Septuagint - New English Translation

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A new translation of the Septuagint published by Oxford University. A New English Translation of the Septuagint (or NETS, as it is commonly designated), is a scholarly translation made by a group of scholars. It renders the Septuagint into 21st century English, based on the style of the New Revised Standard Bible.
1027 pp. Hardback.

The NETS translators worked from a critical Greek text. The NETS translators used the New Revised Standard Version as the underlying basis of their translation. Their purpose in this was to make the Hebrew Masoretic text the fundamental Old Testament document and to treat the Septuagint as an intermediary translation, lying midway between the Hebrew and the NETS translation.

Another difference between NETS and the previous translations of the Septuagint, is that NETS is not aimed at the average Christian reader. Rather, it is targeted at a well-educated, scholarly audience. It contains extensive textual notes in the introductions to each Bible book. In addition, rather than rendering Old Testament names into their familiar English forms, the NETS translators use forms more familiar to the ancient Greek readers. So instead of finding Moses, the NETS reader will find Moyses. Instead of Joshua, he will find Iesous.

As a result, the average Christian will find the NETS edition difficult to use for everyday Bible reading. Instead, it will better serve as a Biblical reference work for comparison with the other translations of the Septuagint, or with Old Testament passages translated from the Masoretic text.
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Septuagint - New English Translation
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Featured positive reviews:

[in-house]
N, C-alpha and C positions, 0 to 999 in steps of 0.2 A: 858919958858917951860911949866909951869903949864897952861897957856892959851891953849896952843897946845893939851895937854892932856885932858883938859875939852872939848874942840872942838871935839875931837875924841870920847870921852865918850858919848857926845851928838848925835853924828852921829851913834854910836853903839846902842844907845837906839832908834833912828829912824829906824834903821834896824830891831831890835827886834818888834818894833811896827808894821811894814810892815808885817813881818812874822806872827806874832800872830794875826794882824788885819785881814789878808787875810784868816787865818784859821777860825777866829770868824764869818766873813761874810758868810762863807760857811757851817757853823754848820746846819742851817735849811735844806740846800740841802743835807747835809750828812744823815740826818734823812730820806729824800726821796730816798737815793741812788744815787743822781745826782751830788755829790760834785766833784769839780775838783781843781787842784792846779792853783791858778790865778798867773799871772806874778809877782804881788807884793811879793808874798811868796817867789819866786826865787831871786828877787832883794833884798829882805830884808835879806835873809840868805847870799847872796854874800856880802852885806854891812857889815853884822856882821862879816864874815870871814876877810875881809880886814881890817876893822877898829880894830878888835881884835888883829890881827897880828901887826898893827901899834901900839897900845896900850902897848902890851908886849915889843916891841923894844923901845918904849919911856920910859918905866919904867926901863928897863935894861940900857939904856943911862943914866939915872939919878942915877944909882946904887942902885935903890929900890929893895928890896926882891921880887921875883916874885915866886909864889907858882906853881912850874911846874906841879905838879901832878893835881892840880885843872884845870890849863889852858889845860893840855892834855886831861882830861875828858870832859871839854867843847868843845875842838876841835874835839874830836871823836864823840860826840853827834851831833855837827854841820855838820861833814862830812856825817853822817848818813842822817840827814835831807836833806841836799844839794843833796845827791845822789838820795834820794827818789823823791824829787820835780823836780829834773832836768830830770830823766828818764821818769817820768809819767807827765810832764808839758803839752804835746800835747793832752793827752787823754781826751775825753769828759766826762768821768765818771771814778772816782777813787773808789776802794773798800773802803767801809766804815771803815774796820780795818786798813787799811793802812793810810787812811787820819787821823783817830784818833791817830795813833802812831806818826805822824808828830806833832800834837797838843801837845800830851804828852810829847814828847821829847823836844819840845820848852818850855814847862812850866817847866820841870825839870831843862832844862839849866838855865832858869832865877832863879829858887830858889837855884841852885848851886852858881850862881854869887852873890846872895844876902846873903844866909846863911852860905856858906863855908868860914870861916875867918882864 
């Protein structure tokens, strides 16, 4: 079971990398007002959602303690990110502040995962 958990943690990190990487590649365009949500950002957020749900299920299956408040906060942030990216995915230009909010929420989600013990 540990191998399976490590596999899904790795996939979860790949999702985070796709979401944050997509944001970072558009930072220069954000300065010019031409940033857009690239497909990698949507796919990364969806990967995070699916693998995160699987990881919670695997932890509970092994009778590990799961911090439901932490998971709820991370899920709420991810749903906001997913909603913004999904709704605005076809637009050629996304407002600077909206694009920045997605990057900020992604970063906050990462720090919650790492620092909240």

Septuagint - New English Translation
 
 
A scholarly work02/20/2009
By David Bercot
I waited for several years in anticipation of the release of this fresh translation of the Septuagint. Coming from Oxford Press, I was afraid it would come with an $80 price tag, like so many of their books. So I was pleasantly surprised that they released it at such a reasonable price. This new translation of the Septuagint is very readable, and I would give it a 5-star rating except for a terrible editorial decision made by the committee in charge. Instead of translating the various proper names into their normal English equivalents, the translators simply transliterate the Greek spellings. For example, Jesus (Joshua) becomes Iesous, Moses becomes Moyses, and Jacob becomes Iakob. I find this extremely distracting, as I think will most other readers.
Septuagint - New English Translation
 
 
A scholarly work02/21/2009
By David Bercot
I waited for several years in anticipation of the release of this fresh translation of the Septuagint from Oxford Press. This new translation of the Septuagint is very readable, and I would give it a 5-star rating except for two things: (1) Instead of translating the various proper names into their normal English equivalents, the translators simply transliterate the Greek spellings. For example, Jesus (Joshua) becomes Iesous, Moses becomes Moyses, and Jacob becomes Iakob. I find this extremely distracting, as I think will most other readers. (2) The translators use the liberal NRSV for the base model. Despite these drawbacks, I find this translation useful for research and comparison.
Septuagint - New English Translation
 
 
An excellent work04/24/2010
By Kobie
I am amazed that a reviewer could say the NETS lacks the apocrypha. It contains the whole Septuagint text. I think it is the best translation of the Septuagint up to now. For some it might become to detailed, but then you can skip the footnotes.

Featured negative reviews:

Septuagint - New English Translation
 
 
A New English Translation of the Septuagint02/14/2009
By a Christian pilgrim
I use this translation for comparison with other Septuagint versions in English. It is apparently a work by and for academics. While readable, it lacks beauty of phrase. It also lacks the pre-Masoretic Septuagint Scriptures, which Protestants call the Apocrypha.